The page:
The news caught me in the web of the post-okada-ban heavy Lagos traffic jam: Owei Lakemfa has been elected the Secretary-General of the Organization of African Trade Union Unity (OATUU). I quickly eased myself out of the traffic logjam to have a cool celebration in the nearby watering-hole. As a coalition of trade union movements in various African countries with its headquarters in Accra, Ghana, OATUU could not have boasted of a better champion than Owei Lakemfa who was elected into office on Friday, December 7, in Algiers, Algeria.
Journalist, trade unionist, human rights activist, author, Labour historian, and revolutionary, Owei Lakemfa through the epochal feat thus succeeds the founding president of the Nigeria Labour Congress (NLC), the legendary Alhaji Hassan Sunmonu as the OATUU helmsman. Owei’s election at the 10th Congress of OATUU under the presidency of Professor Ibrahim Ghandur of Sudan alongside 12 other officers is for the initial four-year tenure. Some 43 African countries took part in the congress that lasted from December 1 to 7 with the theme: “Pan-Africanism and Africa’s Socio-Economic Development.”
Owei, in his acceptance speech, said: “We are committed to the unity and solidarity of workers in the continent; this will require discouraging further fragmentation of national labour centres, and the encouragement of united actions and unity amongst national labour centres with the ultimate aim of merging them into stronger organisations that can withstand internal and external pressures as well as defend the working people. We also pledge to promote women and youth workers as that is a sure way of building a formidable labour movement in Africa. Another major objective we are committed to is the fast-tracking of Africa’s economic integration, increase in inter-African trade and the adoption of basic needs development programmes as alternative to the ruinous neo-liberal economic policies. Also, we will work for the consolidation of people- empowered democracy in Africa. On the international arena, we pledge, in accordance with the OATUU commitment to international co-operation to work assiduously for the unity of the international labour movement. We shall continue in the OATUU principles and traditions of struggling on the side of all oppressed people and nations denied their right to nationhood like the Western Sahara (SADR) and Palestine, or people whose fundamental right to live in peace without harassment as in the case of Cuba. Comrades, apart from soliciting your individual and collective support, we ask that you pray for the success of this new leadership because we will like to be worthy successors to our predecessors.”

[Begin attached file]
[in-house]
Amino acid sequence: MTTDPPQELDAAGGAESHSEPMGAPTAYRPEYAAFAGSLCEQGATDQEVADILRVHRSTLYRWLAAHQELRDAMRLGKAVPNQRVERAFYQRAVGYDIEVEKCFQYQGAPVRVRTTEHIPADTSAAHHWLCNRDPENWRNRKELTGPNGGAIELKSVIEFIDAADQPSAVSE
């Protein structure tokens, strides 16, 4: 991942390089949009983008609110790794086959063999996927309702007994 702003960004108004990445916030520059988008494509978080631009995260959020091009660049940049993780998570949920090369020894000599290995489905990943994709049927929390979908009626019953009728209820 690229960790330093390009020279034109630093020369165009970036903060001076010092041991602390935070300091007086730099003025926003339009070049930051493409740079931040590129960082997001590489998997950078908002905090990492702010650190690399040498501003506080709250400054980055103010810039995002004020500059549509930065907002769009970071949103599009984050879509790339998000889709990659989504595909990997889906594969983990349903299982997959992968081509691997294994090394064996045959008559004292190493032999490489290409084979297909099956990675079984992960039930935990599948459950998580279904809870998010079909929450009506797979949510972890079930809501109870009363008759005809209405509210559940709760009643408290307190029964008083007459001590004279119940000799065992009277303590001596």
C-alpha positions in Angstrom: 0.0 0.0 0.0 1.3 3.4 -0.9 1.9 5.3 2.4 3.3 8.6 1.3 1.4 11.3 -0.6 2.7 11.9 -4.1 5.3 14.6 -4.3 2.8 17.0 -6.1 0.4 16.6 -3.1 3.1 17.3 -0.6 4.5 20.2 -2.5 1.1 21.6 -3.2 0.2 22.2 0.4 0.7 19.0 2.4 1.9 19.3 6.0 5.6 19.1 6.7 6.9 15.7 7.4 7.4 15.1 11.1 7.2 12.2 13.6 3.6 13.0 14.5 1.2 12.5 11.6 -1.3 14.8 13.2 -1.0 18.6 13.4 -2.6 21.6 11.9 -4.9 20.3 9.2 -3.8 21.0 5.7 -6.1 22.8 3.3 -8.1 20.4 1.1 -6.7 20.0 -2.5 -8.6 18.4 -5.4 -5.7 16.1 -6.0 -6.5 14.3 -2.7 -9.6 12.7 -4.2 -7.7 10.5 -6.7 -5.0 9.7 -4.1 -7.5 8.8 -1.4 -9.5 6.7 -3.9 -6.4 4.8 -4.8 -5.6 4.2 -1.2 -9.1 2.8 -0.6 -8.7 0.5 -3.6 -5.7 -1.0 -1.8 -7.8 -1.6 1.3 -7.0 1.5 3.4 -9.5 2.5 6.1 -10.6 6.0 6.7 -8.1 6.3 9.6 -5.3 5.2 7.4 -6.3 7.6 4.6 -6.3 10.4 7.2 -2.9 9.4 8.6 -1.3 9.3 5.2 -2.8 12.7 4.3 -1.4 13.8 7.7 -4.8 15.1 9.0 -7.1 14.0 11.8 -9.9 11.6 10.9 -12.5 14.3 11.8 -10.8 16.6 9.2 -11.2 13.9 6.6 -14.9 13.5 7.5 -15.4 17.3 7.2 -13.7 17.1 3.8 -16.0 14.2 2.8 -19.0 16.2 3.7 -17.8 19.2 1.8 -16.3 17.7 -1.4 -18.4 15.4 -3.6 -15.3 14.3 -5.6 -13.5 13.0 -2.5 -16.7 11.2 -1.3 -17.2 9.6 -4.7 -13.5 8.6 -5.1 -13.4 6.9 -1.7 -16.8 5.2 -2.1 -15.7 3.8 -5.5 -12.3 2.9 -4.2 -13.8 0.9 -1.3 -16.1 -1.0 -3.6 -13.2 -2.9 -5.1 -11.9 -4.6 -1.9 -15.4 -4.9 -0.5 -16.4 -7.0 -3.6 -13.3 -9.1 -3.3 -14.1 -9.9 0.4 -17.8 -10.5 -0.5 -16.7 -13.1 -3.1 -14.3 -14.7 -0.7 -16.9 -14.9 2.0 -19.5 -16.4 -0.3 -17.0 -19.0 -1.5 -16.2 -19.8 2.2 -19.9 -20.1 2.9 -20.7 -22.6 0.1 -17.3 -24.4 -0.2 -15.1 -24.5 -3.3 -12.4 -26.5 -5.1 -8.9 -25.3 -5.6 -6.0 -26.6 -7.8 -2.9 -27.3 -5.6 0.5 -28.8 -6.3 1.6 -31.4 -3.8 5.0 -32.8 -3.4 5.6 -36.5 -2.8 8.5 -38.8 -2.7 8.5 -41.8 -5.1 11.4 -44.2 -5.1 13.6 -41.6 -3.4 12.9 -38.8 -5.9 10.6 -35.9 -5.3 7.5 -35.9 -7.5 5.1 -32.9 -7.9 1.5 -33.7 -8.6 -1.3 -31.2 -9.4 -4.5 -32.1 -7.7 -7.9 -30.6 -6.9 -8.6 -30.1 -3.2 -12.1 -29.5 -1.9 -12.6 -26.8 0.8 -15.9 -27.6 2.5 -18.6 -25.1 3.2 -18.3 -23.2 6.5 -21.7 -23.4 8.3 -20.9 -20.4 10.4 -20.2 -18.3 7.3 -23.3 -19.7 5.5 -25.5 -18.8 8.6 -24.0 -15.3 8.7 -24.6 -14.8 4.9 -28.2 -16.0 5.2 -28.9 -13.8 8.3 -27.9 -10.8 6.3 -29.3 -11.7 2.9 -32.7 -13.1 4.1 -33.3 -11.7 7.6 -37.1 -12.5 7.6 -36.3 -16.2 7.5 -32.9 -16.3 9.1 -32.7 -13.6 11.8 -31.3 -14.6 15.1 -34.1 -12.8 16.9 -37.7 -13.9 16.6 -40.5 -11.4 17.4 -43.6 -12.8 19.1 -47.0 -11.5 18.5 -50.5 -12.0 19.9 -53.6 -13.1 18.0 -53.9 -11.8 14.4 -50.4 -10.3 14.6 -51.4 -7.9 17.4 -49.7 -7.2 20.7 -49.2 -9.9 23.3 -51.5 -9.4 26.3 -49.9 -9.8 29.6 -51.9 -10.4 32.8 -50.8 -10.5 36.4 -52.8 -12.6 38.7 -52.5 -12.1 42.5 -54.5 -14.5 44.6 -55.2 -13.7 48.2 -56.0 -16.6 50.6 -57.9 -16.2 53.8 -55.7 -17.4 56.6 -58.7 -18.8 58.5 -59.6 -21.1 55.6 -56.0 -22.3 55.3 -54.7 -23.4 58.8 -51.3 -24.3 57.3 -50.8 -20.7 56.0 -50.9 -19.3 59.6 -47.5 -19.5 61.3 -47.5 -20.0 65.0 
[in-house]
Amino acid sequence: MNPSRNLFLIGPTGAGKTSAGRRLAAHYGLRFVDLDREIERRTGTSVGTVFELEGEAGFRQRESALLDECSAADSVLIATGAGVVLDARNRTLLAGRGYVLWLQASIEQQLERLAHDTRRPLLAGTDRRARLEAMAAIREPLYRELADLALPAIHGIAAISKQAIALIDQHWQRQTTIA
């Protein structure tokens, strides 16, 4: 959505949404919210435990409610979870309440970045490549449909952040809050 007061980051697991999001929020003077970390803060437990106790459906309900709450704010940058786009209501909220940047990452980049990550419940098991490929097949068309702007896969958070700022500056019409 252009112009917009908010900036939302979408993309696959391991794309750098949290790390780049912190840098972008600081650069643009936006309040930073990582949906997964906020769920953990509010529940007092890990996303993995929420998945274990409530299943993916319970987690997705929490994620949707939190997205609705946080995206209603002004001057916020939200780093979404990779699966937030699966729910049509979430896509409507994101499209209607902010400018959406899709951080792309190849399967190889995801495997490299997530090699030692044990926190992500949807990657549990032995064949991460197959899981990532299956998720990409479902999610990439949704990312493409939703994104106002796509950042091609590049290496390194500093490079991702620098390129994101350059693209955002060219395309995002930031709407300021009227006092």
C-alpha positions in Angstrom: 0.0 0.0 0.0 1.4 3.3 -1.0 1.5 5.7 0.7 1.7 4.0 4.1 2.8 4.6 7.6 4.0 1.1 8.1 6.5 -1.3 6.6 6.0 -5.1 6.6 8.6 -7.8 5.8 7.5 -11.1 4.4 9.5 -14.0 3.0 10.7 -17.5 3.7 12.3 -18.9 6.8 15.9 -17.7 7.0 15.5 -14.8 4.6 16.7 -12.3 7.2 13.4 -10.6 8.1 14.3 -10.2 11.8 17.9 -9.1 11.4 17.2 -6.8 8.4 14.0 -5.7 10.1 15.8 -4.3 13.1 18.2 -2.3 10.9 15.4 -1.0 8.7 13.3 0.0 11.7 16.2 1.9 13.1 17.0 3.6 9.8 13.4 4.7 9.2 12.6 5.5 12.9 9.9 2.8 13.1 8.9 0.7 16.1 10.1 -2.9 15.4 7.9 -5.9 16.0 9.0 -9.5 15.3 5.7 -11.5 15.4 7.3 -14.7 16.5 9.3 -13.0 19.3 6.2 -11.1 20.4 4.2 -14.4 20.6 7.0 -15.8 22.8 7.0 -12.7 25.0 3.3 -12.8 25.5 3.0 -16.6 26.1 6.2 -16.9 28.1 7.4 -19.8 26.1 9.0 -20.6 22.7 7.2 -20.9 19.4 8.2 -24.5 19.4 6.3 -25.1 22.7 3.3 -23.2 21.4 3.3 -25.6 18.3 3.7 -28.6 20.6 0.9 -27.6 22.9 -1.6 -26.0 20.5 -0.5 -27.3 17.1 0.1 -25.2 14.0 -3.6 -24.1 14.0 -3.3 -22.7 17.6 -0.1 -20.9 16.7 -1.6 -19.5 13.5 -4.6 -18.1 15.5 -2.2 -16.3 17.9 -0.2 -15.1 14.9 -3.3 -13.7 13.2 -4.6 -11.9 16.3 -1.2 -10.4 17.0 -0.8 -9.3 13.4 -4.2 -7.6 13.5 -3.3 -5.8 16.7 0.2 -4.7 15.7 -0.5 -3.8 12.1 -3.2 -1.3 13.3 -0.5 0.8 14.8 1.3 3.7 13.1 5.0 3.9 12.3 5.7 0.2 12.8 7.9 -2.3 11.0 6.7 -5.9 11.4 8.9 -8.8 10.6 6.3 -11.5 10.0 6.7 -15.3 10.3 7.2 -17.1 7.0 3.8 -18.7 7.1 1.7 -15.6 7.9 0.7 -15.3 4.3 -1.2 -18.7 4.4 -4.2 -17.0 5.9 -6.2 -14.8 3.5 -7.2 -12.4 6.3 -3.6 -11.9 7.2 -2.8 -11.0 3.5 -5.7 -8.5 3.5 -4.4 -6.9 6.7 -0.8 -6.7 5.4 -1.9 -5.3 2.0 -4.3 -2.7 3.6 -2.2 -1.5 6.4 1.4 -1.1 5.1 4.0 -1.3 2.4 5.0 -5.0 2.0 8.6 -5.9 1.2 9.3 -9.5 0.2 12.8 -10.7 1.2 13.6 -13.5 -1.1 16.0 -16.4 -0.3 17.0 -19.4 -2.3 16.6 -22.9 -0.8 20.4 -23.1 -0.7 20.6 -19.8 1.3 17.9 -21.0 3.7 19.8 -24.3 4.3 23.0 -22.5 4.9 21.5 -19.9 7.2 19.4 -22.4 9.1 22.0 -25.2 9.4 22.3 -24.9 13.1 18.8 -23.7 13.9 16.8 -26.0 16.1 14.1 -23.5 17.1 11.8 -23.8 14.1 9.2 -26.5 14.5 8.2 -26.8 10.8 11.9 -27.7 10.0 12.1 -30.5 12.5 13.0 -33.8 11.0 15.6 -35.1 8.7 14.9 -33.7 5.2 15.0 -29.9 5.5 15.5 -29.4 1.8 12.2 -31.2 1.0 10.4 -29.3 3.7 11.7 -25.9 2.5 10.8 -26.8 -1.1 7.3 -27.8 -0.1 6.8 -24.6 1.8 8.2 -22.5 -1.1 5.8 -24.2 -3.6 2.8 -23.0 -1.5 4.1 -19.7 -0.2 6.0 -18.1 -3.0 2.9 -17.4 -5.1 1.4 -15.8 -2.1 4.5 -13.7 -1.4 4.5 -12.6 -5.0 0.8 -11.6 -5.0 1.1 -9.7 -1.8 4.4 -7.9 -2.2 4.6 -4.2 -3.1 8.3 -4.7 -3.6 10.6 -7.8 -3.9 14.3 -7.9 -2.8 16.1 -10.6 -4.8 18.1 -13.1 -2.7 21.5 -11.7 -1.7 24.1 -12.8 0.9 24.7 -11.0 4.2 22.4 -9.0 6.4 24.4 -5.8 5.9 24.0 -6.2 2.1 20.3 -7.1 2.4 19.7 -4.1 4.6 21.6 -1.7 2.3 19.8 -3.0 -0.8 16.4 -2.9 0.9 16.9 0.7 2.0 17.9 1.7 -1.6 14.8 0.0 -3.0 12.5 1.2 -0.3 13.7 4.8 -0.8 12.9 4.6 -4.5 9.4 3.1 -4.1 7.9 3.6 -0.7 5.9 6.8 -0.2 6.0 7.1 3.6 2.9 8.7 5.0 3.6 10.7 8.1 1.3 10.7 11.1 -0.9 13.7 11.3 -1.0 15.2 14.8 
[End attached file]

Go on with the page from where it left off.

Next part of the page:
Owei Lakemfa’s landmark achievements as the pioneer Labour Correspondent of The Guardian, Labour Editor of Vanguard and scribe of the NLC are generally well-known. But for me what stands Owei out is that he earned his plaudits from his formative years. As classmates in the Dramatic Arts Department of the then University of Ife, Owei stood out as a born leader and organizer. He was fearless. Known as “The Bouncing Prefect” in his secondary school days, he carried his leadership and motivating qualities into all he did in all his endeavours.
There is no better analyst of international politics that I know than Owei. An avid reader, he buys all the books and encourages everybody around him to be very hungry for knowledge. He would borrow me a book for one to get abreast of something, and when I deign to return the book he would ask me to keep it as he had bought another copy for himself. In short, when my library got burnt some years ago I found out that many of Owei’s books went down with the inferno especially the book on evolution that helped me to write the novel The Missing Link. Owei has the courage of his convictions such that he could in class tell the lecturer, for instance, that the man’s not exactly teaching what the celebrated Marxist literary critic Raymond Williams wrote in his book!
On a recent visit to Germany, Owei made it a point of duty to visit the grave of the great playwright Bertolt Brecht, as he related to me. We had studied Brecht as our “Special Author” in Ife, only then to find out that the German great wrote too many plays, all of which we were expected to read. Owei alongside all our other classmates decided to confront our Head of Department, Professor Wole Soyinka, with the issue of whether we were studying for a Ph.D or an ordinary first degree. Soyinka tactfully told us to take our war to Dr Yemi Ogunbiyi whom he said was the lecturer to blame for the curriculum overload.
In inter-personal relationships Owei was nonpareil. When I could not fix my accommodation in school he simply asked our friend Deolu Ademoyo that they should join their two beds together to create three spaces. The three of us slept on that large bed for the entire session. It was such fun travelling with Owei from Ife to visit his mum in the Mile Two area of Lagos, a very amiable mother who told us that half of the people milling around in Oshodi were spirits!
A good number of Ife students who wanted to be friends with Owei were somewhat too scared to meet him, believing quite erroneously that he was “too strict”. Even now a lot of people out there are still to get to grips with the personable Owei, a friend and brother who always gladly hands over his salary to me anytime I’m broke, which happens to be always!
Owei took his destiny in his own hands from very early in life, forming revolutionary friendships with the likes of Dapo Olorunyomi, Femi Falana etc. His clarity of vision is exemplary. Knowing him, he will deliver as the Secretary-General of OATUU. Africa has found a leader in Owei Lakemfa.
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